Parenting requires your full attention in so many ways, especially as your kids get older and need more guidance and support. Unfortunately, this means that sometimes you’re going to have to sacrifice time you’d like to spend doing other things to ensure they have the resources they need to grow up happy and healthy.
It can be hard to be an involved parent when you’re busy, but there are still plenty of ways to support your children through their daily lives and help them grow into independent adults. Here are seven ways to do just that.
Teach Them to Do Chores
Chores are a great way for your kids to learn and practice skills they’ll need as adults. Whether it’s making their bed, setting the table, or taking out the trash, chores teach kids how to help out around your house while also building fundamental life skills—not unlike how reading helps build their reading skills.
Kids with a regular chore schedule also tend to do better in school and feel more connected with their families. Even if chores don’t seem like a big deal now, they will be someday. Build good habits in your children early, so they can make positive contributions to their world for years to come.
Enroll Them in Aftercare
Working long hours isn’t a sign of success — it means you’re putting in extra time that could otherwise be spent with your children. It’s often difficult for parents to have it all, but consider enrolling your child in after-school care if it seems impossible for you. Let them have fun and learn new skills while allowing yourself some me-time to rest or focus and engage on other responsibilities.
Give Them Freedom
If they’re old enough, give your children some freedom. Don’t feel like you have to keep them by your side at all times. There is no better way for them to learn how to manage themselves than by giving them a little space and letting them know that you trust and will look out for them while they’re away from home. And if they are still young, don’t worry! You can always instill some rules yet give them freedom even at home — choosing their food at times or what they want to watch and even sleeping way past bedtime.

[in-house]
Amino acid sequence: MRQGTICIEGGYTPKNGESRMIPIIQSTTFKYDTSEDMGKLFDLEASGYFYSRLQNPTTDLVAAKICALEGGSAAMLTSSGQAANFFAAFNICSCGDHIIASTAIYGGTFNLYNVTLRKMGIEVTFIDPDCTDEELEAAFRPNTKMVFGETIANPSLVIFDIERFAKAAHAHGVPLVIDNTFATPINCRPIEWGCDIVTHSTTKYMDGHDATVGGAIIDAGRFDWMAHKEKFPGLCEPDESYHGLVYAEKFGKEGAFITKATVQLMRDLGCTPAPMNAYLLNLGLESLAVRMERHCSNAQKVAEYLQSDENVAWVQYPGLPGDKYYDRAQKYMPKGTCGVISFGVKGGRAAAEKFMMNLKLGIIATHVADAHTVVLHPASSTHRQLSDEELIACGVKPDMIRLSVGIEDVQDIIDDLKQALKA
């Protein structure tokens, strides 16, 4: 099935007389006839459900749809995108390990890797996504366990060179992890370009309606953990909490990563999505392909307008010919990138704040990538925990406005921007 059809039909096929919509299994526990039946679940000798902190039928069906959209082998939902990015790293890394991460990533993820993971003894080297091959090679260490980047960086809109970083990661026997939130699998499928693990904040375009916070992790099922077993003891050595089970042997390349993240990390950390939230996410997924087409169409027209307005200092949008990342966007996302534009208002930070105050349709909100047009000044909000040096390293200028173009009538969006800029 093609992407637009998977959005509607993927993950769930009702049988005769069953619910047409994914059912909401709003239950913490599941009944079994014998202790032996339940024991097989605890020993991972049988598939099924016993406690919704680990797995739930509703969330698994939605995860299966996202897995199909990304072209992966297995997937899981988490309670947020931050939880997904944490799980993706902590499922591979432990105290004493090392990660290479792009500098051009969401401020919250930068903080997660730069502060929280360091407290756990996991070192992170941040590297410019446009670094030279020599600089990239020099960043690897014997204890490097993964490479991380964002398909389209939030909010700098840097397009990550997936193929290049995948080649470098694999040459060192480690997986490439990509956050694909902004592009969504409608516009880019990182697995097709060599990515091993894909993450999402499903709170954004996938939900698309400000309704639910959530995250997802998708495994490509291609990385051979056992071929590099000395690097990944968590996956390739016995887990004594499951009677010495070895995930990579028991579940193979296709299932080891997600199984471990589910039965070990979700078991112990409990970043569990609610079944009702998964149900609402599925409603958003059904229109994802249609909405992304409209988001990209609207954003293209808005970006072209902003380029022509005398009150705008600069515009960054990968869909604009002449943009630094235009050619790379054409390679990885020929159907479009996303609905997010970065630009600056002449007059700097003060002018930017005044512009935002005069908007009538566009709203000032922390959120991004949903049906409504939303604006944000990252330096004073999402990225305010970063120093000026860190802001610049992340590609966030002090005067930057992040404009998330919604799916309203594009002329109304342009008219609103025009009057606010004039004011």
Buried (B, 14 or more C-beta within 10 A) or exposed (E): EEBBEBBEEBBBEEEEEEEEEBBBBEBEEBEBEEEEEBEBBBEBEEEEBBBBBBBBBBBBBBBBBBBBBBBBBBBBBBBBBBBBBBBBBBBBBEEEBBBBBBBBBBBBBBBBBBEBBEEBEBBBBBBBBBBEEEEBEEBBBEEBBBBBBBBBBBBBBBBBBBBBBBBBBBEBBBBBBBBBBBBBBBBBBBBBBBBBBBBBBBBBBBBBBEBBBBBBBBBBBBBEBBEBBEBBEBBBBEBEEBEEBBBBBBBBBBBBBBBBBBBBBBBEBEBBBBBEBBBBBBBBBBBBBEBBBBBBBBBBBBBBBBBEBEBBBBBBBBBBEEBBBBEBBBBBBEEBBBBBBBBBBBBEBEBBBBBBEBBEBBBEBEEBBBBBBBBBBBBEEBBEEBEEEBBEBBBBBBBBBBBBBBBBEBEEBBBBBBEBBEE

Help with Homework
Studies show that children of parents who can help with homework have significantly higher grades than those who can’t. Of course, as a child gets older, it becomes harder for parents to keep up with their studies. It can feel like there are more subjects than hours in a day!
If your child is still at school, don’t worry, there are plenty of things you can do to keep on top of their work. You can hire a tutor to help them on weekdays, and you can help them yourself over the weekend. Try to skim through their books and see their lessons to get you updated.
Take Away Their Phones
Kids today spend a crazy amount of time staring at screens — laptops, smartphones, tablets. The truth is kids don’t need a screen in front of them every minute of every day. If your kids spend too much time on their computers or cell phones and not enough time outside having fun or learning new things, consider taking away their phones for a day at least thrice a week. It can help get them used to being unplugged and allow you more quality face-to-face family time!
Have your kids help you pick a book to read. Reading together gives them a sense of pride in their reading ability and builds confidence in their reading skills while making it more likely that they will continue to read. Kids are natural mimics of their parents, so if they see you reading, they’ll likely want to follow your example. Also, kids develop critical thinking skills and build vocabulary by talking about what’s happening in books or having open discussions about characters or events.
Give Time for Just Being Kids
Raising a family can be hectic. However, despite your best efforts, there will always be times when life gets in the way. It’s important to schedule family time and ensure everyone knows that it’s not negotiable. Plan as much as possible so that you have more control over your schedule—and bring kids into conversations about scheduling as early as possible.
Being a great, involved parent is a challenge. We all wish we had more time with our kids, but that’s not possible—at least for now. You might not have enough hours in your day to spend one-on-one time with each child, but that doesn’t mean you can’t show them your love and support. Support can come in many forms: hugs, advice, stories about work or school.